Research Need: During its setting process, fresh concrete transforms from a flowable state, via a plastic state, to a final solid state that includes a large number of crystalline domains formed by ionically and covalently bonded atoms. Early-age concrete thus is vulnerable to vibration damages if the formations of the chemical bonds and crystalline domains are negatively affected, leading to reduced early and ultimate strength. Vibrations could come from a variety of sources, such as passing-by trucks, nearby vibratory soil compactors, and blasting or seismic impulses. As demanded by the fast construction paces today, such vibrations often occur adjacent to newly placed concrete, such as when a soil compactor is used during the placement of concrete for bridge foundations or roadway slabs. Being a pervasive issue that is related to construction speed and structural integrity, weakening of concrete by adjacent vibrations cost stakeholders millions of dollars annually. This issue is becoming more imperative recently, owing to factors such as new design concepts and changes in equipment and construction methods. In the current state of knowledge, however, there has been a surprising scarcity of assembled information on the subject of vibration impact on concrete curing and strength. There exists a large number of different stipulations regarding the nearest allowable locations for vibratory construction and earliest allowable time for vibratory construction that are currently practiced by the different transportation agencies across the country, mainly the State Departments of Transportation. For example, the earliest allowable time for vibratory construction ranges from a few hours to a week or so. The existing stipulations appear to build on different principles, including laboratory experiments, field observations, numerical simulation, and most commonly the borrowing from peer practitioners or close engineering and science fields, which are far from systematic. Work of synthesis on the subject thus is needed to identify, describe, and evaluate the current state of knowledge and practices to benefit the construction of bridge decks, pavement slabs, and overlays.
State of Knowledge: It is generally believed that concrete is most vulnerable to vibrations between the initial and final setting times due to the negative effects of vibration on the bond formations in this critical hydration phase. The setting time of concrete refers to the time required for cement paste to stiffen to a defined consistency, which is closely related to the initial chemical reaction of calcium aluminates of the cement with sulfates within the first few hours after cement-water contact. The initial setting time of concrete measures the time as cement paste starts to lose plasticity, and a minimum value is required to ensure the completion of transportation, placement and compaction of concrete. The final setting time of concrete records the time at which cement paste loses its entire plasticity, hardens sufficiently, and attain the cast shape at mold removal. At normal construction temperature, the initial setting time of concrete could come as early as 60 – 90 minutes and the final setting time could be as late as eight to ten hours. Current practices use two empirical methods, i.e., the Vicat Needle (AASHTO T 131 or ASTM C 191) and the Gillmore Needles (AASHTO T 154 or ASTM C 266) for determining the initial and final setting time.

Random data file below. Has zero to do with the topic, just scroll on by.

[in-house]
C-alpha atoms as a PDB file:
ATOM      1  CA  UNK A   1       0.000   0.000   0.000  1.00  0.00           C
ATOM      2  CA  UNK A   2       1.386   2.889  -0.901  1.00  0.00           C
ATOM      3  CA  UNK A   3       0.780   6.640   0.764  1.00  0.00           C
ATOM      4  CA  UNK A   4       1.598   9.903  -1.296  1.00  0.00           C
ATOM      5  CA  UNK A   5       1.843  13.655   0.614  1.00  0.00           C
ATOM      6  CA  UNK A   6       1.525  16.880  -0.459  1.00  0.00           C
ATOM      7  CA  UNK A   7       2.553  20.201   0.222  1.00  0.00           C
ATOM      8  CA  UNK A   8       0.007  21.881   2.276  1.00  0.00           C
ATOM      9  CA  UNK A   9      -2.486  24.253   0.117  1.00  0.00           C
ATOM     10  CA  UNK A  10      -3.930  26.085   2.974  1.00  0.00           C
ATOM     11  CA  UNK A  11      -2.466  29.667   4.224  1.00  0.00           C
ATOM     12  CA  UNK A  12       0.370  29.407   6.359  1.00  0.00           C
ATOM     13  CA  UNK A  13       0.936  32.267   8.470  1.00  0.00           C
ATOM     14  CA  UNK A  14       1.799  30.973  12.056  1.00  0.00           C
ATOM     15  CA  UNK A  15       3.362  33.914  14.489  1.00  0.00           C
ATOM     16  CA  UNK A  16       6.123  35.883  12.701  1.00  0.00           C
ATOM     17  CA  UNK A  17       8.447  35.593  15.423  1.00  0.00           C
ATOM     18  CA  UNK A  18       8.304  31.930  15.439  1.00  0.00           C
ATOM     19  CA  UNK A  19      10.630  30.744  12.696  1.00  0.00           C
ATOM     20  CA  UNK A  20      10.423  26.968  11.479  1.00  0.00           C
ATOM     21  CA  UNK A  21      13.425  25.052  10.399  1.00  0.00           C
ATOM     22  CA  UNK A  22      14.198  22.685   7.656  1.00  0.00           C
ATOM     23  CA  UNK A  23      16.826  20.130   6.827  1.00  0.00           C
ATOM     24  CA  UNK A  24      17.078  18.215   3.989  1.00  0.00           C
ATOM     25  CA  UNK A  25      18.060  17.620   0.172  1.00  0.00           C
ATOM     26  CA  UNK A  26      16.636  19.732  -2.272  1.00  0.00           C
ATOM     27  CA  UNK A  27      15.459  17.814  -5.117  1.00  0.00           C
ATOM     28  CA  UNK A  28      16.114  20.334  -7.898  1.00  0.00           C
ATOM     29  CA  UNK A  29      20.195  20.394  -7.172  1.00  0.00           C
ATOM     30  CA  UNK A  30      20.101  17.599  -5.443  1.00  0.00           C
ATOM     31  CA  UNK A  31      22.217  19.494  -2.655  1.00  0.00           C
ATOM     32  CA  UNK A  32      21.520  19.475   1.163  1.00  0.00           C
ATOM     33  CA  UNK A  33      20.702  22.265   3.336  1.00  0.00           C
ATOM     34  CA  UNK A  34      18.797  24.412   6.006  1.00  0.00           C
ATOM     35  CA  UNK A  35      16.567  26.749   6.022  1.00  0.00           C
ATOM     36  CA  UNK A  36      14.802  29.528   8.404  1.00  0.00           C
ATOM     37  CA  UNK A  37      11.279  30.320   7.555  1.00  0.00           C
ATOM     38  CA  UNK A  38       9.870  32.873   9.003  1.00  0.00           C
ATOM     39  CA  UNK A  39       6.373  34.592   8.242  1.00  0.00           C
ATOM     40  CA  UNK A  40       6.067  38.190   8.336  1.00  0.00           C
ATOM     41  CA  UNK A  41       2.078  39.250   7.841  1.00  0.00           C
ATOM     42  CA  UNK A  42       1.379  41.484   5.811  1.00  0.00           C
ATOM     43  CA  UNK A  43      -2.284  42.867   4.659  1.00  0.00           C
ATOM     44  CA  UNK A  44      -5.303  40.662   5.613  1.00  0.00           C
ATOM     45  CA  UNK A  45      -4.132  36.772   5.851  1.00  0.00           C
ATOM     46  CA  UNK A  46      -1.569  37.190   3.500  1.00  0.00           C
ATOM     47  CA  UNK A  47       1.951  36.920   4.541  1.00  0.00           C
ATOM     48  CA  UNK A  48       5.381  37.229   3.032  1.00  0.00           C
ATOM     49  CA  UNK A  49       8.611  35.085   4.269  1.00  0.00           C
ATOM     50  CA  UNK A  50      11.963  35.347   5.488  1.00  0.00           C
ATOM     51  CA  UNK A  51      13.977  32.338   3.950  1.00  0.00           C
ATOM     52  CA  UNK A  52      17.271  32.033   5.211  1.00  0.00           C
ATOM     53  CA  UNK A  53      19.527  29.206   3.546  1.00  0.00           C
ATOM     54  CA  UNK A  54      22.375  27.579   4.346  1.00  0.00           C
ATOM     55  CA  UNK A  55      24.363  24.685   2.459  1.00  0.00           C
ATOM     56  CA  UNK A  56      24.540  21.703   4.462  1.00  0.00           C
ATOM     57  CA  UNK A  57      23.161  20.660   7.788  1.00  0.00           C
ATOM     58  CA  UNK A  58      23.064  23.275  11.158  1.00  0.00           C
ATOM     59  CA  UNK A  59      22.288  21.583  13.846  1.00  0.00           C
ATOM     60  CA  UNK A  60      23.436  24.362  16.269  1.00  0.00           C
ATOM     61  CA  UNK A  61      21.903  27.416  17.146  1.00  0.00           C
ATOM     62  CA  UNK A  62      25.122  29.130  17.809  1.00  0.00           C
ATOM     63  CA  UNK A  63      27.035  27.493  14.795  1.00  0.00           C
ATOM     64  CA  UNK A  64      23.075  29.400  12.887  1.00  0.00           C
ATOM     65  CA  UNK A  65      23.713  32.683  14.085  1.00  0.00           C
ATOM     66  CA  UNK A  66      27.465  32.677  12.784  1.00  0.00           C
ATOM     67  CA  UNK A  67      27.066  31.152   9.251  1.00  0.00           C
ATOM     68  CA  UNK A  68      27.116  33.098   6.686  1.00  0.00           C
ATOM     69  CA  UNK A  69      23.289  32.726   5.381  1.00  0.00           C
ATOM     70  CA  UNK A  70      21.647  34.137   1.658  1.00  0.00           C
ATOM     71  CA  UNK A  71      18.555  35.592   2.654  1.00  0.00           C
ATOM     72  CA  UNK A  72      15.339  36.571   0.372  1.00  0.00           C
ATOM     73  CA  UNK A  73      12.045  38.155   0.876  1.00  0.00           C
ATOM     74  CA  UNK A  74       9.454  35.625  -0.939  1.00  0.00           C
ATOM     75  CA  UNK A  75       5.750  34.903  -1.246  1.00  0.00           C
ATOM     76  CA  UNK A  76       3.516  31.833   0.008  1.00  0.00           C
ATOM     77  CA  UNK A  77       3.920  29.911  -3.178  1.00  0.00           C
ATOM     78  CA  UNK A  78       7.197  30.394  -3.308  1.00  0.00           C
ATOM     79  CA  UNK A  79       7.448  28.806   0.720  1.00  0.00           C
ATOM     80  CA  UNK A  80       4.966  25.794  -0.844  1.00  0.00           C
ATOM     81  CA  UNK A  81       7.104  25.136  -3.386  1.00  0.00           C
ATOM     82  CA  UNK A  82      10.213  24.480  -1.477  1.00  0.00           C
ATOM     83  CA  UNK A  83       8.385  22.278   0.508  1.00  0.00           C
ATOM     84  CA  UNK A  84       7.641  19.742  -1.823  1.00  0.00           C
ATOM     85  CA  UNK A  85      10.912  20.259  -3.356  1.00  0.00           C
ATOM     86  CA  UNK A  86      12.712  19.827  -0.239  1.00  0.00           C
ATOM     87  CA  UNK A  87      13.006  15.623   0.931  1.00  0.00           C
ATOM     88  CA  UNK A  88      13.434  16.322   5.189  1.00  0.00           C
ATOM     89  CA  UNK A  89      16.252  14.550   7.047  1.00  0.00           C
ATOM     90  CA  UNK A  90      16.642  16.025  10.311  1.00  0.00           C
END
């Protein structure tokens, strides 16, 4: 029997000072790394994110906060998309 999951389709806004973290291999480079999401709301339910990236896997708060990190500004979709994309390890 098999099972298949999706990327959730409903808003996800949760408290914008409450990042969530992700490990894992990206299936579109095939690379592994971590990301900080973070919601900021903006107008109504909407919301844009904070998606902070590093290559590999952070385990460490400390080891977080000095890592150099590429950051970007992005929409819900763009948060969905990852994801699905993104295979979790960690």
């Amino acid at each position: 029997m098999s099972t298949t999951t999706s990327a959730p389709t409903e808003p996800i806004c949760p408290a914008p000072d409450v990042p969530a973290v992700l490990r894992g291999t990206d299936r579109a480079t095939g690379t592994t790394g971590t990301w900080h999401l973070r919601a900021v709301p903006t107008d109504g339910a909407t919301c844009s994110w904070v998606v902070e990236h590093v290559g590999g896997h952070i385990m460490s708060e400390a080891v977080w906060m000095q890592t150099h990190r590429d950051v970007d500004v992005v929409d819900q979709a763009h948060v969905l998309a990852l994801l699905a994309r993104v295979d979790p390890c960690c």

The strength of concrete can be reduced by vibration beyond its final setting time. It was reported that two-day concrete could lose as much as 9.1% of its 28-day compressive strength under continuous vibration from heavy highway traffic, while the loss of the 28-day compressive strength for 14-day concrete was within 3%. Realizing this post-setting phenomenon, stakeholders have specified conservative time limits before vibrational constructions near freshly cast concrete. As an example, the Wisconsin Department of Transportation is considering to reduce such required curing time from seven days to five days, to enable more rapid construction while still giving sufficient time for concrete to obtain the design strength. If adopted, this modification undoubtedly will mean huge cost savings and convenience to the public.
In addition, vibration seems to have different impacts on different properties of concrete. The same level of vibration can change the compressive strength of concrete by up to 13%, while reduces the tensile strength of concrete by 7%. Based on a study of vibration from highway traffic, the amplitude of vibration seems to be a more important factor than the frequency in causing damage. While a vibration of two Hz and three mm amplitude and a vibration of four Hz and three mm amplitude cause significant reduction in ultimate strength of concrete, the vibration had a negligible strength reduction at a one mm amplitude.
To conclude, a synthesis work is needed to collect and evaluate the current state of knowledge and practices regarding the complex dependence of concrete quality and strength on the nearby vibrations. This work will be useful in the designing of both new and repairing projects, for more accurately determining the time needed before the start of nearby constructions and the allowable intensity and nearness of the vibratory sources.
- ACI Manual of Concrete Practice (2015). American Concrete Institute. 2015.
- Research Results Digest 392. National Cooperative Highway Research Program (NCHRP). Jan. 2015.
- Taylor, P. C., Kosmatka, S. H., & Voigt, G. F. (2006). Integrated Materials and Construction Practices for Concrete Pavement: A State-of-the-Practice Manual (No. FHWA HIF-07-004). Federal Highway Administration. 2006.
- NCHRP Report 253. Dynamic Effects of Pile Installations on Adjacent Structures (1997). National Cooperative Highway Research Program (NCHRP). 1997.